In the spring of 2020, Christian Cooper was bird watching in New York’s Central Park when a white woman called the police on Cooper, an African American man. The incident brought into sharp relief the troubling perceptions many of us have about what hobbies are appropriate for racial and ethnic groups. In solidarity with Cooper, several black bird enthusiasts, including Opoku-Agyeman, Sheridan Alford, Danielle Belleny, Chelsea Connor, Joseph Saunders, and Tykee James, banded together to form Black Birders Week. Since then, a movement to celebrate the work of black people who appreciate birds has blossomed. To celebrate the third annual Bird Watchers Week, we’ve put together the following list of bird watchers you’ll love to follow on Instagram.
Chelsea Connor @outtochelsea
Chelsea Connor is a herpetologist, artist and doctoral student from the Commonwealth of Dominica in the Caribbean. After extensively studying the dietary overlap between native and invasive species of anole on her home island as an undergraduate student, she says she is excited to continue her work on the anole as a student. graduated. Chelsea deeply admires anoles and as a science communicator she spends time gathering and sharing information about different anoles with her hashtag #DidYouAnole? on Twitter. When speaking with Sierra, Connor emphasized the importance of seeing a wide range of people in every activity. She believes that including groups that have been historically oppressed and marginalized in predominantly white spaces – like the birding community – opens up more avenues of knowledge.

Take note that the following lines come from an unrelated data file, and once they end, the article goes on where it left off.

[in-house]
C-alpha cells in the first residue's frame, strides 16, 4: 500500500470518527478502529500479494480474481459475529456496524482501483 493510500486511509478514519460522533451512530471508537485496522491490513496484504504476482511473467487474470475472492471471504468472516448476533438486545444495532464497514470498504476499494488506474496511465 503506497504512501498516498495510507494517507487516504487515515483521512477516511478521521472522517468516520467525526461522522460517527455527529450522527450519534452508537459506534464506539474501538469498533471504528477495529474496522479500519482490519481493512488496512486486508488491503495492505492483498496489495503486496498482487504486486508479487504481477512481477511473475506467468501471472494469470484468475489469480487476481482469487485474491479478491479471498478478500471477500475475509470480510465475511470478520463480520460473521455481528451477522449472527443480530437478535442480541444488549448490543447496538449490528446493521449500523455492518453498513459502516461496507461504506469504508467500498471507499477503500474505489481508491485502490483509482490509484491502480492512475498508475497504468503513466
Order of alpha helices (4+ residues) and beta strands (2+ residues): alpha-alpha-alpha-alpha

Haley Scott @birdingw.hales
Haley Scott, originally from New York, went to the University of Vermont, where she studied environmental science. His second birding course, “Birding to Change the World,” offered a birding mentorship program that paired students with after-school programs to teach children about local wildlife. Scott was the only person of color in the two birding classes she took in college, but after graduating she became an active member of the Feminist Bird Club, which is made up of many people of color and LGBTQIA-plus people with zero tolerance for any form of bigotry. Connecting with the Feminist Bird Club has allowed Scott, who is Jamaican, Native American and Puerto Rican, to observe birds in a space, she says, where she feels like a member of the community rather than an outsider. Last year, she led walks with Latino Outdoors and Outdoor Afro. His favorite birds? Red-tailed Hawk, American Kestrel, and Black-and-White Warbler.
Dudley Edmonson @sonycamera2016
Dudley Edmonson has been watching birds for 30 years. “To me, having a connection to nature is good for your mental and physical health, and birdwatching is a way to connect with nature,” he told Sierra. “Birds provide an escape into the world of something or someone else. You forget the things you’re dealing with. This interaction is usually very positive – the birds have a sense of hope attached to them. Edmonson’s photography has been featured in galleries and publications around the world. His work and adventurous travels have taken him from the Arctic Circle to Alaska, and he has been immersed in efforts to help the conservation sector become more inclusive and highlight the involvement of African Americans in the Public Land System. In fact, the House of Representatives of his home state of Minnesota appointed Dudley to the Lessard Sams Outdoor Heritage Council, which is charged with making funding recommendations to the legislature for the protection and restoration of grasslands, areas Minnesota wetlands and forest habitats using Clean Water. Land and heritage funds.